The question becomes: Was this leap into a deluded existence the Hipsters’ fault? Was it American Apparel’s? Was it dad’s? You can’t blame one massive group of people for thinking they’re unique. That’s like trying to prove the existence of God to an Atheist. The notion is entirely subjective and can’t carry any more weight than, say, Chuck Norris (nobody really knows, it could be minuscule).

“Contradiction is art in a world where every one is equal but no one is the same.”


We have a bizarre, self-involved way of observing our surroundings; but are the naughts really that different from the nineties? An acquaintance of mine recently noted:

“[The] world has always been messed up, but now that everyone has a video camera in their pocket, we get to see a lot more of it.”.

In other words, the only difference between then and now is that We Live in Public. Here is where I should probably introduce some kind of Blade Runner reference to remind you of a simpler era when imagination seemed more absurd than it is right now. I don’t know, maybe something about robots. Meh. The Simpsons Generation and its adoring after-birthed may not reside in the post-modern, 1984-esque, cocaine-driven fantasy of oppression through surveillance that our parents feared for us, but we are waiting for it.

Laptops, iPads and Androids haven’t changed who we are, just how we exist. Meaning that they’ve allowed us to be as self-indulgent as we were raised to be. And we get to do it for the world to see.

It would be a tad ironic for me to say that there was something bad about a group I share many qualities with. Or would it be post-ironic? Essentially, I can’t take point on criticizing everyone who embraced Instagram early because some people’s lunches look retro-delicious. Just like I can’t judge those who temporarily loved Crystal Castles because I still kinda do. And can one really be held accountable thinking cat memes are the cutest or giving Facebook access to the GPS in their phone? It’s non sequitur, really.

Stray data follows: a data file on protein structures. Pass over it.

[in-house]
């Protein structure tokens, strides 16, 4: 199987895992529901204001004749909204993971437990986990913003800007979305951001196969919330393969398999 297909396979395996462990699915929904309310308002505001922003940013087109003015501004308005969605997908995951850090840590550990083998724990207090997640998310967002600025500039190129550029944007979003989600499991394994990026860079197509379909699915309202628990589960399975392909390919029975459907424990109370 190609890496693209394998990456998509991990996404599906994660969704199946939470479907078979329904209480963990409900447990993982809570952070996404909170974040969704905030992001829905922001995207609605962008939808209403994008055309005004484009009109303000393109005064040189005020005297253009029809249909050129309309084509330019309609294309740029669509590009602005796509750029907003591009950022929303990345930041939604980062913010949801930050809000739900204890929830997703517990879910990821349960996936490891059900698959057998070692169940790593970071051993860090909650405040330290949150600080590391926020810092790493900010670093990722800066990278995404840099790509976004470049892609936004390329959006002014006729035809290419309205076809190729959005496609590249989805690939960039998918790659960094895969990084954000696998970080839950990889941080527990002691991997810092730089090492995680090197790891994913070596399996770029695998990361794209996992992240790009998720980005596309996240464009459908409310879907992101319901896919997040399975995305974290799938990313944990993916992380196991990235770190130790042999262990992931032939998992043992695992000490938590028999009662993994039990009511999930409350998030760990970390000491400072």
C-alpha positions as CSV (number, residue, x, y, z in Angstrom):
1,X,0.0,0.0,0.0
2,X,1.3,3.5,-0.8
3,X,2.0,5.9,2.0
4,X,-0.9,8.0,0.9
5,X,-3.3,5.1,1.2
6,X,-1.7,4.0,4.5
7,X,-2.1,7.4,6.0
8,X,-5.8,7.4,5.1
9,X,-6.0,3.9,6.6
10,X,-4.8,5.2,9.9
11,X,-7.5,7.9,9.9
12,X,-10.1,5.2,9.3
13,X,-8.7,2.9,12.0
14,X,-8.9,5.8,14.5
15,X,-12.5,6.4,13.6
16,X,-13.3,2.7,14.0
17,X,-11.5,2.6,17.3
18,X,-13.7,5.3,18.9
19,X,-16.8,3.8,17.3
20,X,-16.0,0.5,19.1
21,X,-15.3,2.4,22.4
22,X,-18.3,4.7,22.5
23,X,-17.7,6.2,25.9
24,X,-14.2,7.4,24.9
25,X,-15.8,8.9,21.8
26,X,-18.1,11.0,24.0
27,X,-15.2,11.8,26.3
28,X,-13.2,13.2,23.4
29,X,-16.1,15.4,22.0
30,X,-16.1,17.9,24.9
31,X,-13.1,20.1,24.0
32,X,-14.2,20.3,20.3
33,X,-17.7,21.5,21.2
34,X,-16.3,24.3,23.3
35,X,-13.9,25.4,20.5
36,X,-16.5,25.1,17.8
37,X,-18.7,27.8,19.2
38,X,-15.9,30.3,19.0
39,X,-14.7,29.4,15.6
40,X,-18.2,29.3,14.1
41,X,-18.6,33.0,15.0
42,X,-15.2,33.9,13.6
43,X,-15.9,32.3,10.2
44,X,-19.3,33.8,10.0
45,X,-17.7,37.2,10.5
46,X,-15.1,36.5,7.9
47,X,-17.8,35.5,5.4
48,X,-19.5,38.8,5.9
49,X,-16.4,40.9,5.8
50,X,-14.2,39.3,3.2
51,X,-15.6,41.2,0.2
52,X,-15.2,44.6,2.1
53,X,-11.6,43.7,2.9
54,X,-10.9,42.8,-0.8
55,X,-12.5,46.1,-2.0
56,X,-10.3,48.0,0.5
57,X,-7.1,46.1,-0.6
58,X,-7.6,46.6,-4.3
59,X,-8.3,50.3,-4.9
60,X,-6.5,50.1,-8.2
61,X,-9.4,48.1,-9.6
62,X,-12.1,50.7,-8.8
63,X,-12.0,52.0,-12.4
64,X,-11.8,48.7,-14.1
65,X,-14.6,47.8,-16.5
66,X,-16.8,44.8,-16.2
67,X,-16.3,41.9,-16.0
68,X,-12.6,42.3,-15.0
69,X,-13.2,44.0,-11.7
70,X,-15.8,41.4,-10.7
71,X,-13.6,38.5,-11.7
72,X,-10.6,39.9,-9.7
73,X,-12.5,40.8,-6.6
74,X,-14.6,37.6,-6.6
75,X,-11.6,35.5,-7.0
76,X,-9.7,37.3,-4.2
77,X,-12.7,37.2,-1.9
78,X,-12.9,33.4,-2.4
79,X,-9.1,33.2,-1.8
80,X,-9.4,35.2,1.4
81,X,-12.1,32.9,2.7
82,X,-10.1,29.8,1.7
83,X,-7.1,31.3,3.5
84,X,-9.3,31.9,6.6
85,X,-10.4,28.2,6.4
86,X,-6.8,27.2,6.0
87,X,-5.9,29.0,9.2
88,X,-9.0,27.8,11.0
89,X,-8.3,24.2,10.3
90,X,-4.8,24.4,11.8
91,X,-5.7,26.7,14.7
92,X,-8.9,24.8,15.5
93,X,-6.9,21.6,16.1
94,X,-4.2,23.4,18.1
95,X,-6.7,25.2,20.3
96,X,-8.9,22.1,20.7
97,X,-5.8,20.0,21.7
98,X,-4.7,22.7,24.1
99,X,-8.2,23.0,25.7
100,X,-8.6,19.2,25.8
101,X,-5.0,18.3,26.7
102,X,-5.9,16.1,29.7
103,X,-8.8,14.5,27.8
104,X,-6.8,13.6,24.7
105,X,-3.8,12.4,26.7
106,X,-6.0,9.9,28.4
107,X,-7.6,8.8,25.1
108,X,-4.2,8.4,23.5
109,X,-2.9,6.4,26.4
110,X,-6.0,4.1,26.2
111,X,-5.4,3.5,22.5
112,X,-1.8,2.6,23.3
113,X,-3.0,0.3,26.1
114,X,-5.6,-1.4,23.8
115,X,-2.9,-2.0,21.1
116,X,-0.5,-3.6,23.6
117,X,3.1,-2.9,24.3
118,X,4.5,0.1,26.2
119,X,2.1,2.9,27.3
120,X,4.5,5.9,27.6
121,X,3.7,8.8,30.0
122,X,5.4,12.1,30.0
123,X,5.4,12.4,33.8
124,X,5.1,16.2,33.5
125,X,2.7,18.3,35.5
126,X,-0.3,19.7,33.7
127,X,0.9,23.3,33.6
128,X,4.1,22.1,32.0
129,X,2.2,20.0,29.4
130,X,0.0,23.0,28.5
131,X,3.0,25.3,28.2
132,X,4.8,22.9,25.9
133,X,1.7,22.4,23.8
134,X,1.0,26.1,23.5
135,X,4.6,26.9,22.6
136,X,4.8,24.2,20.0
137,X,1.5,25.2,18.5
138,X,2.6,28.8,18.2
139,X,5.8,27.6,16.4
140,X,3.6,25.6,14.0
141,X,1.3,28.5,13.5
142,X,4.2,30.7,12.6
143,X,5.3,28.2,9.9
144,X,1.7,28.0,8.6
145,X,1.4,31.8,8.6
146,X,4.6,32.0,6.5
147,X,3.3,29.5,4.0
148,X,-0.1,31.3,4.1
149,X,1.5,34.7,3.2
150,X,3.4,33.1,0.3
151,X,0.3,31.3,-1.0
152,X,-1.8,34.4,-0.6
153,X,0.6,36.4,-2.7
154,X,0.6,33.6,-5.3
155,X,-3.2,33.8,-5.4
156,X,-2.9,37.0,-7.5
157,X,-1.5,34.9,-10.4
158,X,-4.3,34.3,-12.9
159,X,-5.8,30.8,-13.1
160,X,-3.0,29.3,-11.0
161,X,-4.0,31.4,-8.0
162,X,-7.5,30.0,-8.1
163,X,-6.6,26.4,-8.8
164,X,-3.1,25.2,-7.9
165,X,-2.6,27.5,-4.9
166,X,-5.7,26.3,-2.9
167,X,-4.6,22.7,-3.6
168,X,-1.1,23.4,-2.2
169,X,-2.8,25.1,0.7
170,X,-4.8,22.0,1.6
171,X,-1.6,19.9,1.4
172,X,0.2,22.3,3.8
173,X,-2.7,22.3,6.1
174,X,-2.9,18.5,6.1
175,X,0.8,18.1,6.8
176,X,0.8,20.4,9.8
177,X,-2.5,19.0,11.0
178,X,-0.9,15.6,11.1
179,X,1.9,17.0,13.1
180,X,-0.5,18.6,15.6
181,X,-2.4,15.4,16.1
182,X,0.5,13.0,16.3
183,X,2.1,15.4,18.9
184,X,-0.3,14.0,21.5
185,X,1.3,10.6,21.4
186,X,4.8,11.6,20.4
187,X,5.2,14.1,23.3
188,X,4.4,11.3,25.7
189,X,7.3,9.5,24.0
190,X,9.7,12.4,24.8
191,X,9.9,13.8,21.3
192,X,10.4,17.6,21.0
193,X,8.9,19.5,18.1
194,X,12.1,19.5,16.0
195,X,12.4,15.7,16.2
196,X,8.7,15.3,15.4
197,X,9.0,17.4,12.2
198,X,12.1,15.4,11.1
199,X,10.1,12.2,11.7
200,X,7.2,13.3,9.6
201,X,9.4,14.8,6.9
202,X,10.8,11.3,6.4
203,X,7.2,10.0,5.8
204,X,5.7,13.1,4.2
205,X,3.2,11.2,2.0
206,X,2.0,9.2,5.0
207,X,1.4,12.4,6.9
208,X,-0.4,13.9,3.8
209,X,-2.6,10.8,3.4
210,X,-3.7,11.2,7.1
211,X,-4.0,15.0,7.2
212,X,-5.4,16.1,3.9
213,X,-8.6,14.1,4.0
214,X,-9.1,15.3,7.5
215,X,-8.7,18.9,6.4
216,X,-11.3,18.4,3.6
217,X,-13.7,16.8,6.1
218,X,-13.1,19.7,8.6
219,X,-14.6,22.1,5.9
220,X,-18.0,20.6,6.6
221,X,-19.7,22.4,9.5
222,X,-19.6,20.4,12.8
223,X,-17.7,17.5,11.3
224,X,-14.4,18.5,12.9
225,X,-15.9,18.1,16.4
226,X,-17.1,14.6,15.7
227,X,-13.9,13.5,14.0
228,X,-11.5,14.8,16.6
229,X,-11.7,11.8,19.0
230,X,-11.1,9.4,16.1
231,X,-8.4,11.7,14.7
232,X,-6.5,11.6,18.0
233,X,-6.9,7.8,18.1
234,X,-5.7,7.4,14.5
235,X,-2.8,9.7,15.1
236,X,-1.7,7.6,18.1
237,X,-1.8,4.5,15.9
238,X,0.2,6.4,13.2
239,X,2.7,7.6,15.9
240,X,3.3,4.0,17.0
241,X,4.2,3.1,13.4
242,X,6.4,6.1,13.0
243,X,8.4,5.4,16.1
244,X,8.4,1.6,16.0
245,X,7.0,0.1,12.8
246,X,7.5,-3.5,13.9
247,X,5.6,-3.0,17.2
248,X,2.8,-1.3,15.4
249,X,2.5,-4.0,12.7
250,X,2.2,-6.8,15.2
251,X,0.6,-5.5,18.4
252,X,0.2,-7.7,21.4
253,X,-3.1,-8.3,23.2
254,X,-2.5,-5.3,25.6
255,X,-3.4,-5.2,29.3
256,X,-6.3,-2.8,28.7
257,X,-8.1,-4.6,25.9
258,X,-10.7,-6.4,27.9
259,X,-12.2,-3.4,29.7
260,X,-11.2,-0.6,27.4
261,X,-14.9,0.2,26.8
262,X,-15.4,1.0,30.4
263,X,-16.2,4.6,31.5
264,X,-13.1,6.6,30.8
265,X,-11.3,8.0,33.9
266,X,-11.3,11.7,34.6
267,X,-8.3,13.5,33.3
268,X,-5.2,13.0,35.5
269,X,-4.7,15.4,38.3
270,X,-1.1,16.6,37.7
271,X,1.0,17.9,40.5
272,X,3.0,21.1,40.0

People learned to accept ravers ten years ago, and our latest misguided fad has simply blended in. No one cares anymore. The Hipster craze is dead; which, in fact, is a temporary blessing.

There will soon be a time when receiving regular e-mails beginning with headers like “Free PBR T-Shirt…”, living vicariously through InstaGlasses, and iPad tourism will cease to tempt even the most judgemental among us to poke fun. We may eventually discover a brief period, similar to right now, when no individual clique or culture stands out in any particularly irritating way. A time when everyone is just as irritating as everyone else. Where My Little Pony is a television show for adults!

Then some asshole writer will point it out and something else will catch on. I dunno, maybe face tattoos? Full circle, the majority will once again have a culture to pick on. That is, until we all get our own.

“I had a face tattoo before it was cool.”

-He didn’t actually say that

About Seamus Gearin

Séamus once found a $100 bill and gave it to the first person who passed by. He's regretted it ever since.